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Three Ways to Train for Call-Center Success

For many organizations, call-center representatives are the only human contact that customers ever have with the company.

August 8, 2002
Related Topics: HR Services and Administration, Behavioral Training, Basic Skills Training
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Customer satisfaction determines success in this economy, where hundreds ofbuying options are available at the click of a mouse. For many organizations,call-center representatives are the only human contact that customers ever havewith the company.

"Call-center representatives are the company to the customer because theyare the only employees your customers have contact with," says Richard Gerson,primary consultant at Gerson Goodson, Inc., a relationship marketing andretention management firm in Clearwater, Florida. How reps handle theseinteraction opportunities shapes the entire customer experience. Yet call-centerreps are typically the most underpaid, undertrained, overworked employees in acompany.

To manage the increasing service expectations of fickle buyers, call-centerreps require training far beyond product knowledge and basic phone skills.Complex customer relationship management software compels reps to attend tocustomers’ emotional states while compiling detailed information about theiraccounts.

"CRM technology completely changes the way reps do their jobs," saysMarijo Puleo, director at Peppers and Rogers Group, a CRM consulting firm inStamford, Connecticut. They need to know how to react to customer behavior, whatthey can promise, how to log customer information, and how to multi-task. Theyare using new computer interfaces and data-collection processes while handlingcontacts from multiple touch points -- phone, e-mail, fax, live online chat.They may have four conversations going at once in separate chat windows, each ofwhich requires them to answer different questions efficiently while loggingspecific pieces of customer data, she says. "They need to know how to managethat."


Pairing new hires with expert associates is a critical part of training. It gives rookies a glimpse of the real thing.

It requires a certain skill set that not every applicant can demonstrate,Gerson says. "You can’t train people to be nice. You have to hire people whocommunicate well and who will function successfully in that setting."

To guarantee that you employ the right type of person, you should auditionpotential reps during the hiring process to see them in action. And, ifpossible, offer pre-hire training that teaches candidates basic skills such asappropriate phone greetings and language usage. This gives them a taste of whatit means to be a service rep.

Not everyone is capable of sitting at a desk for eight hours straightinteracting pleasantly with customers, Puleo says. Extensive pre-hire screeningensures that you’ve made the right choice and that candidates understand thejob they are agreeing to -- before official hiring takes place.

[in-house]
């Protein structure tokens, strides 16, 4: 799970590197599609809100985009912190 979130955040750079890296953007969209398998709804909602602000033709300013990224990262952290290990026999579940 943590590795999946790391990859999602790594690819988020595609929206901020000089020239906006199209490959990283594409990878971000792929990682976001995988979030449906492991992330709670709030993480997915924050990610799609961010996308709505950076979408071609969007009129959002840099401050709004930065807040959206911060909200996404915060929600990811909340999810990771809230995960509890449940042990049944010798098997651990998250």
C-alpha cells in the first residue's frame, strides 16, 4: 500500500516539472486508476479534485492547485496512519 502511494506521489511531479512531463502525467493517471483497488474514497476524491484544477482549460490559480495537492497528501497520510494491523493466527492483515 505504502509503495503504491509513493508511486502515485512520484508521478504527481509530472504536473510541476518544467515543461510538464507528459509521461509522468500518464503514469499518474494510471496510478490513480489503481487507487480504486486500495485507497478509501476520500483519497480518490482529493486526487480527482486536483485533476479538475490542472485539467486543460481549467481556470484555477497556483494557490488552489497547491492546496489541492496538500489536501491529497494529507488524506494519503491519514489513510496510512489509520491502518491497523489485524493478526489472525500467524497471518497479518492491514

Once candidates have been chosen, the caliber of new-hire training determinestheir success and satisfaction in the job. Along with product and companyknowledge, it should be an intensive process that covers communication skills,call-center technology, and how to manage multiple channels of customercommunication. They have to be up to speed on all of the customer touch pointseven if they intend to handle only one channel, Puleo says. If a customer callsin because of problems with the Web site, the rep has to be able to answerquestions about the site, or risk further frustrating that caller.

Finally, they need training in customer psychology, Gerson says. They mustlearn how to recognize and diffuse high-stress situations, build trust, and makethe experience pleasurable for the customer. "Every service call is anemotional situation. When reps treat the customers as if they are just atransaction to be completed in a certain amount of time, satisfaction decreases,loyalty suffers, and repurchase behavior declines."

Once they’ve learned the basics in a classroom, customer reps need time towatch seasoned veterans in action. Pairing new hires with expert associates is acritical part of training. It gives rookies a glimpse of the real thing, andwhen they begin fielding calls, they have a pro to guide them until they havethe confidence to manage on their own.

This all takes time, Gerson says. "When you train service reps too quickly,they screw up and you risk losing your customers."

The backlash of that can be enormous.

Consumer-complaint Web sites give irate customers forums to share badexperiences with thousands of people -- all of whom you lose as new customers.

You also lose service reps, who quickly succumb to the stress and anxiety ofthe job, Puleo adds. "Reps will be hard-pressed to make customers feel specialif they feel unprepared and unappreciated. You have to treat them the way youwant them to treat customers." That means giving them the mentor support,training, and encouragement they need to do their jobs with as little stress aspossible.

Workforce, March 2002, pp. 64-67 -- Subscribe Now!

 

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